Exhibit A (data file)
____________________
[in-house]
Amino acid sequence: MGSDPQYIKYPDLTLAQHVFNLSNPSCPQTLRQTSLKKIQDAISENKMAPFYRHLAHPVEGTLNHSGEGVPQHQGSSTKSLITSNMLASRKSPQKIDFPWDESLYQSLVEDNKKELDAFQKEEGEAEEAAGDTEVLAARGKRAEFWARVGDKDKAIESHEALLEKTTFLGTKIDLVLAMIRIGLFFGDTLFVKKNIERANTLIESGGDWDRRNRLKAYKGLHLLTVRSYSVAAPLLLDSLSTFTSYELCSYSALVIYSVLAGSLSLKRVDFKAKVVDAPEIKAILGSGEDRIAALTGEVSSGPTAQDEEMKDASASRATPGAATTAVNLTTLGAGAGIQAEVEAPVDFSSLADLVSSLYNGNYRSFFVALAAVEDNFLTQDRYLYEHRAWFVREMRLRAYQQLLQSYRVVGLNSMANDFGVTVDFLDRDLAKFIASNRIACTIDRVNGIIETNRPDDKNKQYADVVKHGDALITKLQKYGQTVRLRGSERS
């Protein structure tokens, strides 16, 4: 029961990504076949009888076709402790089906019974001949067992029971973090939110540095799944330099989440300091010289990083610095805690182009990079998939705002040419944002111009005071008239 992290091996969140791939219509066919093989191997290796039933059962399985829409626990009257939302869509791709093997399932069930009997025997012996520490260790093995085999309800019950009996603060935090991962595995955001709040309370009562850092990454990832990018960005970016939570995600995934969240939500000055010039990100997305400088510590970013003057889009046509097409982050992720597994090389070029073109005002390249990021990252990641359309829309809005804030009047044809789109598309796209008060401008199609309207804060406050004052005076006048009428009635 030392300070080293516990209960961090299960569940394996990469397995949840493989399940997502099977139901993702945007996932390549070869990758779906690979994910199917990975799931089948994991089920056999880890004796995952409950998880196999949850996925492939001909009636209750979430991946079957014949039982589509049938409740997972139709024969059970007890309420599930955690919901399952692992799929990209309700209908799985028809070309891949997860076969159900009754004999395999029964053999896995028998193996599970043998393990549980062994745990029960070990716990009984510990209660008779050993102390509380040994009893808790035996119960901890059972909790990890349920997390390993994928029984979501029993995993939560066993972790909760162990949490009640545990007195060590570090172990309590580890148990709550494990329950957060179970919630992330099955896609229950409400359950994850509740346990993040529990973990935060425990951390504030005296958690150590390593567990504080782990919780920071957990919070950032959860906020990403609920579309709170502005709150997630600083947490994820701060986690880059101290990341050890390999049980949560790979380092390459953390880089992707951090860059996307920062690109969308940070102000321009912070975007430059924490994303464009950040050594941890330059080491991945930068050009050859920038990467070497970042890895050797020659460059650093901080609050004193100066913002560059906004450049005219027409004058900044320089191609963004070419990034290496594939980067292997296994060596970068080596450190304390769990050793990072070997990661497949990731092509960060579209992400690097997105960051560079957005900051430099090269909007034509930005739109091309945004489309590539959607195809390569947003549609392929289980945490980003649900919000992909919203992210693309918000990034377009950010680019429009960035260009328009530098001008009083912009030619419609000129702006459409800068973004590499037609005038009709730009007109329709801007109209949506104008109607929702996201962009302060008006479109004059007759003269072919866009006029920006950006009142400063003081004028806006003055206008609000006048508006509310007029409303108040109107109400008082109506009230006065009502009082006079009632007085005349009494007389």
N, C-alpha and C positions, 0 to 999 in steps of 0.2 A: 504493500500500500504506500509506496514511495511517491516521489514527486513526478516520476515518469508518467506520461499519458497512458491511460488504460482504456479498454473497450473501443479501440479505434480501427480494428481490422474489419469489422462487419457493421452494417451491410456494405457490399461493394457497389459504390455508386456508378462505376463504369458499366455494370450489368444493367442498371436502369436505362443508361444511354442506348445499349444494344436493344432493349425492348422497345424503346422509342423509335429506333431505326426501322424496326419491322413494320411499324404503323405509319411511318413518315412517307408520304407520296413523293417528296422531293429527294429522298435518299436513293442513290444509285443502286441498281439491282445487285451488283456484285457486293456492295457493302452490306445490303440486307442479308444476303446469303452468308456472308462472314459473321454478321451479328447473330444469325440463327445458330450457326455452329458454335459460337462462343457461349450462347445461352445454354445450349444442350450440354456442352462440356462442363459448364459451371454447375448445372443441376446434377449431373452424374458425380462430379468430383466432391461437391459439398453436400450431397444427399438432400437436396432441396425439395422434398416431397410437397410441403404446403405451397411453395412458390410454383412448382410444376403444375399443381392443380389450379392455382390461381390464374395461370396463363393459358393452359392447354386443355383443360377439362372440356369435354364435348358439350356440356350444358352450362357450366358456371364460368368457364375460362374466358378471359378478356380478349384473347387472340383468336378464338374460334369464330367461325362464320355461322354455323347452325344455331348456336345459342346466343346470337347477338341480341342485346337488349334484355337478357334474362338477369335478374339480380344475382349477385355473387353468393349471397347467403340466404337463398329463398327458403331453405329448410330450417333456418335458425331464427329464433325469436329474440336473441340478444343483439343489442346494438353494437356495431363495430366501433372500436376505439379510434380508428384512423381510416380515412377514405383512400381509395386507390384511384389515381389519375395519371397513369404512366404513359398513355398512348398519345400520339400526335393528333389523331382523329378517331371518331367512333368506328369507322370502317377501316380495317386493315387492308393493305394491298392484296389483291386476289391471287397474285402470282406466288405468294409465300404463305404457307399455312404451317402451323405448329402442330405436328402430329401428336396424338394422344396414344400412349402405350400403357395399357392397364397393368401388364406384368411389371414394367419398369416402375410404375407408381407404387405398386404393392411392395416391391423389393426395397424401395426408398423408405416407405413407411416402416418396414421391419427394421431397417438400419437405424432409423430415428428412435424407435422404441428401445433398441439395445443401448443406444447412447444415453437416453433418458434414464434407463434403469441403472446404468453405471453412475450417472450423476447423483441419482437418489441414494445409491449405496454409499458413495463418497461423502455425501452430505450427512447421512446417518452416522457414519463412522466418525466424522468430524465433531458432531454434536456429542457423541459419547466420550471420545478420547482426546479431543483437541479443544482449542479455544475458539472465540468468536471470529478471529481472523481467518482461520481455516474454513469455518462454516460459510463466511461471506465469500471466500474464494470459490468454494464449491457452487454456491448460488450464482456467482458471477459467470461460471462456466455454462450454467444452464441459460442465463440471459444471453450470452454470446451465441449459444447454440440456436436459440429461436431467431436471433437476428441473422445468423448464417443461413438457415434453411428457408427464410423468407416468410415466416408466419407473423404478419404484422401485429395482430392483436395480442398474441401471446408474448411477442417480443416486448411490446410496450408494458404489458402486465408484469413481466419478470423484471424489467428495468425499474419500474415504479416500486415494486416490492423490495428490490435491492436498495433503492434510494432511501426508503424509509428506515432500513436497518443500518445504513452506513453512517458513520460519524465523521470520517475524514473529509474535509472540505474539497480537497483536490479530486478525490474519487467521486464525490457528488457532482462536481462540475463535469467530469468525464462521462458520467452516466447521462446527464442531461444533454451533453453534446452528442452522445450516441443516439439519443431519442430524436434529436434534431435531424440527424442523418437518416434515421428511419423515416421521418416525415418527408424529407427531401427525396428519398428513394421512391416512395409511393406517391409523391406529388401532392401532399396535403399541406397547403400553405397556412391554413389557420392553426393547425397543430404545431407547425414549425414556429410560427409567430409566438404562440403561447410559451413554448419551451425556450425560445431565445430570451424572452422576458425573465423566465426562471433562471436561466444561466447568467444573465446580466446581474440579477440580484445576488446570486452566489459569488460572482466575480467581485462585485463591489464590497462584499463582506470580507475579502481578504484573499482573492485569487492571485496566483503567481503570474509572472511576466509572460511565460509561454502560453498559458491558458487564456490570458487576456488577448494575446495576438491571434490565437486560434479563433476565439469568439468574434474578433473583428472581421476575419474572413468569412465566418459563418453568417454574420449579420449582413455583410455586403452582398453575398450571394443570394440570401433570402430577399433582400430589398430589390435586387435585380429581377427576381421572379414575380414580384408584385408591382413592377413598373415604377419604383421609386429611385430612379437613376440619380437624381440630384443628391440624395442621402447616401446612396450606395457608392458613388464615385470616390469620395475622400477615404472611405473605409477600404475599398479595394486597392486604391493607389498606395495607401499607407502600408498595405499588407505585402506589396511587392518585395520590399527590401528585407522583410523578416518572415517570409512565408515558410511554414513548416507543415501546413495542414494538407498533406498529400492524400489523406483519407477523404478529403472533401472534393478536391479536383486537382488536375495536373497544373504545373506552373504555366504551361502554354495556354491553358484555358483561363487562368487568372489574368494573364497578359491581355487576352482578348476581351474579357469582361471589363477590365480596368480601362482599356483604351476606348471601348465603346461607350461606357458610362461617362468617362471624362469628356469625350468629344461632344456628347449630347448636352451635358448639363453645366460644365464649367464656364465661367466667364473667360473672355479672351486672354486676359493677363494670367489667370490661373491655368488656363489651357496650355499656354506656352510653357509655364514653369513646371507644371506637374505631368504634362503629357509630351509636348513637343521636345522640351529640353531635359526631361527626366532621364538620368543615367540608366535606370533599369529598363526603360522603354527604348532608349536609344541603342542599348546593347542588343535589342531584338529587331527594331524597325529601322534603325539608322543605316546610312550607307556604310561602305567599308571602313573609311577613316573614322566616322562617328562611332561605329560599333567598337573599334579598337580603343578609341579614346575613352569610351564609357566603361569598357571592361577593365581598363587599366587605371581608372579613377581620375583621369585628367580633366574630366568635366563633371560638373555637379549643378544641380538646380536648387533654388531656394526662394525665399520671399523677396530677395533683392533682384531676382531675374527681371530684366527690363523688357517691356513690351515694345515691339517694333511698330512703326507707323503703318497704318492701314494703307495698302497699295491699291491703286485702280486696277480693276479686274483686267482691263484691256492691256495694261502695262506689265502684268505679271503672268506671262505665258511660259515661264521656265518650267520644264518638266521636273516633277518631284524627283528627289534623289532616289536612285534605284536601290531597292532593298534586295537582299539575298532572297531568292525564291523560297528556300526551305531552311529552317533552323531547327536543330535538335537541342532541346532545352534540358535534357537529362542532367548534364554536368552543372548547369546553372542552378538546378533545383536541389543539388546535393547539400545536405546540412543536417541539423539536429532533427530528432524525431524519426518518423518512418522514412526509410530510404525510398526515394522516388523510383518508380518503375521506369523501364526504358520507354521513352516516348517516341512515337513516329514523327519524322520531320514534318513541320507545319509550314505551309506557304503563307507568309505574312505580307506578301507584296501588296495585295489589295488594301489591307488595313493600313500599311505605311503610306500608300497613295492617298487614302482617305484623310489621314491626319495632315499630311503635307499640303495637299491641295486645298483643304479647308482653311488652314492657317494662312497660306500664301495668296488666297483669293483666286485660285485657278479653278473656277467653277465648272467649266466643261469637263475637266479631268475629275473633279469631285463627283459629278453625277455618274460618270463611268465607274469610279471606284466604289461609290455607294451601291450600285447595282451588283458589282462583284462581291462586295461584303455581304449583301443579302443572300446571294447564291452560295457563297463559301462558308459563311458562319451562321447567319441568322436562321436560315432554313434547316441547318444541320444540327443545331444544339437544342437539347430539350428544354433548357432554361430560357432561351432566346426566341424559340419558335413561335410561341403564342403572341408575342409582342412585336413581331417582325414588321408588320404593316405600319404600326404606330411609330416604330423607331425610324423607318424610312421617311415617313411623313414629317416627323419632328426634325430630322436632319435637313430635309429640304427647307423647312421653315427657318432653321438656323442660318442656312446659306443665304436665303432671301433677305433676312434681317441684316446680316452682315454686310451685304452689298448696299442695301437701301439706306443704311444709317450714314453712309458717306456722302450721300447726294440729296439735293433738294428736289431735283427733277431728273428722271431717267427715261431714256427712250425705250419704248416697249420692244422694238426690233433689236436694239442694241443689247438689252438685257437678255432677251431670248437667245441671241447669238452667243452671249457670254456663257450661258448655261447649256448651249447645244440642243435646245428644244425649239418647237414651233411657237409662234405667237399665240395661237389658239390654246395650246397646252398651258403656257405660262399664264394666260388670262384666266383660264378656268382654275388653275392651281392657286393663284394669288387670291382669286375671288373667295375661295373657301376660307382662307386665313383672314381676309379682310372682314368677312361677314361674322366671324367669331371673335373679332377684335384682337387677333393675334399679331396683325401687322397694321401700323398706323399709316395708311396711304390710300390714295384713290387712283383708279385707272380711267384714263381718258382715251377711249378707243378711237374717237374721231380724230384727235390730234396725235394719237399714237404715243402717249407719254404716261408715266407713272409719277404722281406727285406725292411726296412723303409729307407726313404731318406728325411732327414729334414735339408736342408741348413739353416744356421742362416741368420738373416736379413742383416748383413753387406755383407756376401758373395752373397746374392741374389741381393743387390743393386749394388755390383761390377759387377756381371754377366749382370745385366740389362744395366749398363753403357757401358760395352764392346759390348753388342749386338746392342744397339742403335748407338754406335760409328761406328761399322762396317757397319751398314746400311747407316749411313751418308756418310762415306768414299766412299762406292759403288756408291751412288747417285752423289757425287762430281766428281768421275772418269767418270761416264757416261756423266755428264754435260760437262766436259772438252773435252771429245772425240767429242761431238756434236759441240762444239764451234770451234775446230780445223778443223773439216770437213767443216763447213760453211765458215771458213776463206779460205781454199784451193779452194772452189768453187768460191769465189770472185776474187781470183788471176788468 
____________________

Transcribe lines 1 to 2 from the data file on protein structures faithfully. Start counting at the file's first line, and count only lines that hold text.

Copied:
[in-house]
Amino acid sequence: MGSDPQYIKYPDLTLAQHVFNLSNPSCPQTLRQTSLKKIQDAISENKMAPFYRHLAHPVEGTLNHSGEGVPQHQGSSTKSLITSNMLASRKSPQKIDFPWDESLYQSLVEDNKKELDAFQKEEGEAEEAAGDTEVLAARGKRAEFWARVGDKDKAIESHEALLEKTTFLGTKIDLVLAMIRIGLFFGDTLFVKKNIERANTLIESGGDWDRRNRLKAYKGLHLLTVRSYSVAAPLLLDSLSTFTSYELCSYSALVIYSVLAGSLSLKRVDFKAKVVDAPEIKAILGSGEDRIAALTGEVSSGPTAQDEEMKDASASRATPGAATTAVNLTTLGAGAGIQAEVEAPVDFSSLADLVSSLYNGNYRSFFVALAAVEDNFLTQDRYLYEHRAWFVREMRLRAYQQLLQSYRVVGLNSMANDFGVTVDFLDRDLAKFIASNRIACTIDRVNGIIETNRPDDKNKQYADVVKHGDALITKLQKYGQTVRLRGSERS